Shift from transport limited to supply limited sediment concentrations with the progression of monsoon rains in the Upper Blue Nile Basin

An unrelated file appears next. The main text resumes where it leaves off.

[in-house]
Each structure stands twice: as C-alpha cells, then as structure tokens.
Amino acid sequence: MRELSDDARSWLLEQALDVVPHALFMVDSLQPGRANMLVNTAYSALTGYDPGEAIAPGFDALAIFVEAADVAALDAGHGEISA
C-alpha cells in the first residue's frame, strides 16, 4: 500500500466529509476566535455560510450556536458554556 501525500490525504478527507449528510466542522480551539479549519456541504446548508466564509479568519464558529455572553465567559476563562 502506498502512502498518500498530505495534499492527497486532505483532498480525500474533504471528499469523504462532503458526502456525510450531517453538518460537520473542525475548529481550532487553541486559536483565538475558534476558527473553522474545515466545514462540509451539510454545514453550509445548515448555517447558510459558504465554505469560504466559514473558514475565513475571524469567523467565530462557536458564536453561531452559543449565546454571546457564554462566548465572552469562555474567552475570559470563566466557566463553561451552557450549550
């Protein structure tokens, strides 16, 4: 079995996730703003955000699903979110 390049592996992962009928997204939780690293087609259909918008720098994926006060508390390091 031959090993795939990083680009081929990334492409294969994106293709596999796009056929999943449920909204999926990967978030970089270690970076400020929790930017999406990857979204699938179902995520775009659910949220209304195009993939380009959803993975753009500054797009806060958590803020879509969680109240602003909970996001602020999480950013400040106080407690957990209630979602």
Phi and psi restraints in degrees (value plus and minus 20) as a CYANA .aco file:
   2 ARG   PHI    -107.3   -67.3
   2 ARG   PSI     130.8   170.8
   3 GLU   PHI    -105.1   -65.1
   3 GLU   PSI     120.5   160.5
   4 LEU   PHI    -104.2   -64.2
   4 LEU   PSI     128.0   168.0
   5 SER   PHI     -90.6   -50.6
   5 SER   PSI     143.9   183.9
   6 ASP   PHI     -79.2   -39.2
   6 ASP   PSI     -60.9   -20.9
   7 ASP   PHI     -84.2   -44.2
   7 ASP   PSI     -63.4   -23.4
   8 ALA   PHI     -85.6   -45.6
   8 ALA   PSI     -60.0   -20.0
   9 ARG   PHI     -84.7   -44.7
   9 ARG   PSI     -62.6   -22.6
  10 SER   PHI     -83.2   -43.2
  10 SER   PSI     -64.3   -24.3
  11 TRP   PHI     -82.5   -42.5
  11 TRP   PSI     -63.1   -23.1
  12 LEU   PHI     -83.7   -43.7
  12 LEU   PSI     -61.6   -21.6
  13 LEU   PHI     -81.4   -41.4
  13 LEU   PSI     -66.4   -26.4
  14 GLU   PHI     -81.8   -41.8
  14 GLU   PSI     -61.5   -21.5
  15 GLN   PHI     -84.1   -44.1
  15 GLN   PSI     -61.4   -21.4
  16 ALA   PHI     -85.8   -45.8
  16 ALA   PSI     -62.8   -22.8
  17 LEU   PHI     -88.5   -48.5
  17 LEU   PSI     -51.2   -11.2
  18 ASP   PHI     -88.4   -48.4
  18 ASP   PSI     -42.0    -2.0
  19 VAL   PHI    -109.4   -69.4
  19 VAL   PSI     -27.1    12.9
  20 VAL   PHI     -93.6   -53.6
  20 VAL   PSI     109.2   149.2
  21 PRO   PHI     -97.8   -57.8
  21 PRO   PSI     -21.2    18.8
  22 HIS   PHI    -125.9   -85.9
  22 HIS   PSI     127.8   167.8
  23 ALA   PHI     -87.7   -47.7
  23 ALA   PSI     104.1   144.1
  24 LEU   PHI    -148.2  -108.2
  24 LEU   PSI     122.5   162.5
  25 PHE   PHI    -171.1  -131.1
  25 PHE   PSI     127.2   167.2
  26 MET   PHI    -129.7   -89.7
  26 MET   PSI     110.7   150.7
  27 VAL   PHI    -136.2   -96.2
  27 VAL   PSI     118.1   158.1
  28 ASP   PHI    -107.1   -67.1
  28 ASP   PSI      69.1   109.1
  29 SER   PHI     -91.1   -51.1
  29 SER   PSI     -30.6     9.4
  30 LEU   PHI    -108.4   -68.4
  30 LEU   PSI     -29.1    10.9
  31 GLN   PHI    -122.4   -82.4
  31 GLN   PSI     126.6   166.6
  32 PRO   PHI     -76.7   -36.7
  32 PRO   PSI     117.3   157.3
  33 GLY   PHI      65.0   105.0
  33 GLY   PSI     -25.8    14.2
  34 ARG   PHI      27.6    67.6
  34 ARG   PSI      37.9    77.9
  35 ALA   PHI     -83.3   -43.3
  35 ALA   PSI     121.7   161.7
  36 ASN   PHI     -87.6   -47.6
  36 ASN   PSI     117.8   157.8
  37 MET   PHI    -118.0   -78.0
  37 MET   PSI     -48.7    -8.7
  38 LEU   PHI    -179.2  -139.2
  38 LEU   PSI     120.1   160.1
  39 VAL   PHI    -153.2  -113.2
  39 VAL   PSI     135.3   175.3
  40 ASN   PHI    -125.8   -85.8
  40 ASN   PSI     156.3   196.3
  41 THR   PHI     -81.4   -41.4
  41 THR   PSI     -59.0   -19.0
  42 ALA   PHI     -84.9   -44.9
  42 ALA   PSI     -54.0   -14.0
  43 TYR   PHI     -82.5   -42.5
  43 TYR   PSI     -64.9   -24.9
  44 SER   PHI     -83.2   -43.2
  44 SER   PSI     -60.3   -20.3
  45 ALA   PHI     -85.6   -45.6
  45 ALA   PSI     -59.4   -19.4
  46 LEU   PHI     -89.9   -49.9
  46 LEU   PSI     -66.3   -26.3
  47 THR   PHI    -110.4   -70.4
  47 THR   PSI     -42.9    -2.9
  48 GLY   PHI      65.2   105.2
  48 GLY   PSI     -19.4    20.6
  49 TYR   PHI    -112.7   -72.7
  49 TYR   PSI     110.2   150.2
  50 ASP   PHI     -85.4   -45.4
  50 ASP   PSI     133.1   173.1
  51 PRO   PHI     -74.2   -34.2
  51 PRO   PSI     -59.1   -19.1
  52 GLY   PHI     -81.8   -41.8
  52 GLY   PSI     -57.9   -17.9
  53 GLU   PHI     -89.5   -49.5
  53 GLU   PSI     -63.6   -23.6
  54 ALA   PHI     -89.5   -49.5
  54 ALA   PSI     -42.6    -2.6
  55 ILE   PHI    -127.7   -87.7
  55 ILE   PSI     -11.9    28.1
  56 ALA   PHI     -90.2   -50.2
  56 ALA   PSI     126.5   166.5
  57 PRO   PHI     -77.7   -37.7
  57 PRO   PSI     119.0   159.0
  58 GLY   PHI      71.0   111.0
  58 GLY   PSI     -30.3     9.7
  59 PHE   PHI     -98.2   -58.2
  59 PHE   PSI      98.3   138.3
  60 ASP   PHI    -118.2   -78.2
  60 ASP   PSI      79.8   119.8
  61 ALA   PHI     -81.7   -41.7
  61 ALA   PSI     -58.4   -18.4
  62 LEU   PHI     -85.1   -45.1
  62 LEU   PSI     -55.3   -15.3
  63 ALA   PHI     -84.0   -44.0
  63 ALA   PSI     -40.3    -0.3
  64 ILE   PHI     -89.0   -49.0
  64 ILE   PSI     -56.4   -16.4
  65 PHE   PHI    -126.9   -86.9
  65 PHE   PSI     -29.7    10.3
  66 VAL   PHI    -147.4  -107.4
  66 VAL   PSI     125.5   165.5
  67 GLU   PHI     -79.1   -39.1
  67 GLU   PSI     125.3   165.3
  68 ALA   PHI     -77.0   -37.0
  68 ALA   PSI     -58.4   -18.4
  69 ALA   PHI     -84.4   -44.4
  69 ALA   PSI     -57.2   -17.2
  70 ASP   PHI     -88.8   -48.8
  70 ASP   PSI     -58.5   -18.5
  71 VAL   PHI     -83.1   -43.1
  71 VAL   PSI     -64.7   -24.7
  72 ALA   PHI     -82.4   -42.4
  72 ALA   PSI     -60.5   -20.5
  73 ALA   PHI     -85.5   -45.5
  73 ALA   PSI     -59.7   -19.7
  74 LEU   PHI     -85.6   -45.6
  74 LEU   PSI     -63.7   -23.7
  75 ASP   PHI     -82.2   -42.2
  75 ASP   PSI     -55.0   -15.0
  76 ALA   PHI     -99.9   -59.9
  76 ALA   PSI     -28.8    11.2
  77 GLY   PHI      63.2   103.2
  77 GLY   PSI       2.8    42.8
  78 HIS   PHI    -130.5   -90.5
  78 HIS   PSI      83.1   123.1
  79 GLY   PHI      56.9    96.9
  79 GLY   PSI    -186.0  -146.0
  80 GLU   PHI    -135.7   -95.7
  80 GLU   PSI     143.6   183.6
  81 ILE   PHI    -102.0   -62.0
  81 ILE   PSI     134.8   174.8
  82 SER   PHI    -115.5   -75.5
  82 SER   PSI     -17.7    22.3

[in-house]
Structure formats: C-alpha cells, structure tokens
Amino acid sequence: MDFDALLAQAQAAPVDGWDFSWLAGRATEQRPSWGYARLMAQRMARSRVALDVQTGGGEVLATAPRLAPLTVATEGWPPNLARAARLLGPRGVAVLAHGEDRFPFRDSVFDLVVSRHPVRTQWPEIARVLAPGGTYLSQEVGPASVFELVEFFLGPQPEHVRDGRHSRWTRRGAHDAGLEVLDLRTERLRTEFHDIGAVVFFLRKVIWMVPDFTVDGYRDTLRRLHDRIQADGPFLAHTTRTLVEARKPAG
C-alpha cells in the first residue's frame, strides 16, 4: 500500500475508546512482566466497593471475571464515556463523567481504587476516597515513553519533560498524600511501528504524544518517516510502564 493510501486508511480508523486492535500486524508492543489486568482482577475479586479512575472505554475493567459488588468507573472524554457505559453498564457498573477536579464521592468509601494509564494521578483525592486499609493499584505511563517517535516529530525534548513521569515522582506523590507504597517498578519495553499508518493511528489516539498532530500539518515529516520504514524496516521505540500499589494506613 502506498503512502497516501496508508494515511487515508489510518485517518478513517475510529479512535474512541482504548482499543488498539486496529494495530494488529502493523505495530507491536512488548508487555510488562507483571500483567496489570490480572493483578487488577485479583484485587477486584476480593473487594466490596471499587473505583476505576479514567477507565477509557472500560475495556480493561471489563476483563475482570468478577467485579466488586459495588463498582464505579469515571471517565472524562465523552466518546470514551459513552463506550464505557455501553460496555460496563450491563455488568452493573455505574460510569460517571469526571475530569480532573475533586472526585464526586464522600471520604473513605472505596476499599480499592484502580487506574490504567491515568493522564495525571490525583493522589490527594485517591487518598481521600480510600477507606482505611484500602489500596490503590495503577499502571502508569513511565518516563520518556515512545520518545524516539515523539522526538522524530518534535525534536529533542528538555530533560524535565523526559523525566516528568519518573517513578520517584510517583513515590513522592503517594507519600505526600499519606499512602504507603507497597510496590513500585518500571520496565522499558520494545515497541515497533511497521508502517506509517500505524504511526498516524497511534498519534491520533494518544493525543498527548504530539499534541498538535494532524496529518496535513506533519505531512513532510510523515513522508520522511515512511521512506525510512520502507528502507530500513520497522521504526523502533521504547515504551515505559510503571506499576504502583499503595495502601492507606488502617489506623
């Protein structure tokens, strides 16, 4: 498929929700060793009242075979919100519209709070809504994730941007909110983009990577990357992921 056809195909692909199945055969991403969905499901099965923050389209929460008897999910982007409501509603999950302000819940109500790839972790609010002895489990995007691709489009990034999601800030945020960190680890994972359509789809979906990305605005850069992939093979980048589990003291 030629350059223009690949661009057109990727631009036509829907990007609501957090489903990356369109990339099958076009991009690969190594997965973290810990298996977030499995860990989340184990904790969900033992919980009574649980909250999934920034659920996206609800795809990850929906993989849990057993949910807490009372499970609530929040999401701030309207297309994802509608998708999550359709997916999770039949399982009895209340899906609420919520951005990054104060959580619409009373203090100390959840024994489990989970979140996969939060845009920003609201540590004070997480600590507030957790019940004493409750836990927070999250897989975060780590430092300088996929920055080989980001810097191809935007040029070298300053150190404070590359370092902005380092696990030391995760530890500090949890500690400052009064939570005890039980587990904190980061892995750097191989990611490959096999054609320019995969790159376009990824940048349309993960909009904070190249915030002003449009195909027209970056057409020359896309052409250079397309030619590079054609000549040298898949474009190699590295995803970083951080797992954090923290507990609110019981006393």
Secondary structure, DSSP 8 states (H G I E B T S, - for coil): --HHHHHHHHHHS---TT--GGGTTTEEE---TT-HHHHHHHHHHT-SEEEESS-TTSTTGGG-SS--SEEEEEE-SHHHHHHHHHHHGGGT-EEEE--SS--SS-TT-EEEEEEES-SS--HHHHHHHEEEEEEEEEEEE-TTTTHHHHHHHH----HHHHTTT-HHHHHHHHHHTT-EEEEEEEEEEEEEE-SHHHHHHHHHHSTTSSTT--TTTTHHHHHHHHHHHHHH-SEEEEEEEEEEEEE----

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Long-term erosion monitoring data in the Ethiopian highlands are only available from the Soil Conservation Research Program (SCRP) watersheds including the Anjeni watershed. The 113 ha Anjeni watershed was established in 1984 and fanya juu terraces were installed in 1986. Runoff and erosion data are available from three different plot sizes and at the watershed outlet. The objective of this study was to investigate how erosion processes and sediment rating parameters vary with plot size and the progression of the rainy monsoon phase. We analyzed runoff and sediment loss data from 40 plots and the watershed outlet. The dataset included erosion data from 24 newly constructed plots (3 m length) during the rainy monsoon phase of 2012 and 2013, and 16 long-term plots (with 12, 16, 22, and 24% slopes and 3, 15 and 30 m lengths) and the watershed outlet during the period between 1986 to 1990. Sediment concentration (C) was fitted to runoff (Q) using a power regression equation (C = aQb). Sediment concentration and yield increased with increasing plot length from 3 m to 15 m, but sediment yield decreased as plot length increased to 30 m.The coefficients (a and b) were affected by plot size and the progression of the rainy monsoon phase. As plot size increases, the a value increased, while the b value decreased. Greater a values were observed during the beginning of the monsoon phase, while values of b were greater towards the end of the monsoon phase. Overall findings suggest that erosion from cultivated fields is primarily controlled by transport limitations at the beginning of the monsoon phase, while towards the end of the monsoon phase, as surface covers emerge, sediment availability will be reduced, and thus sediment source would be a limitation. Copyright © 2016 John Wiley & Sons, Ltd.

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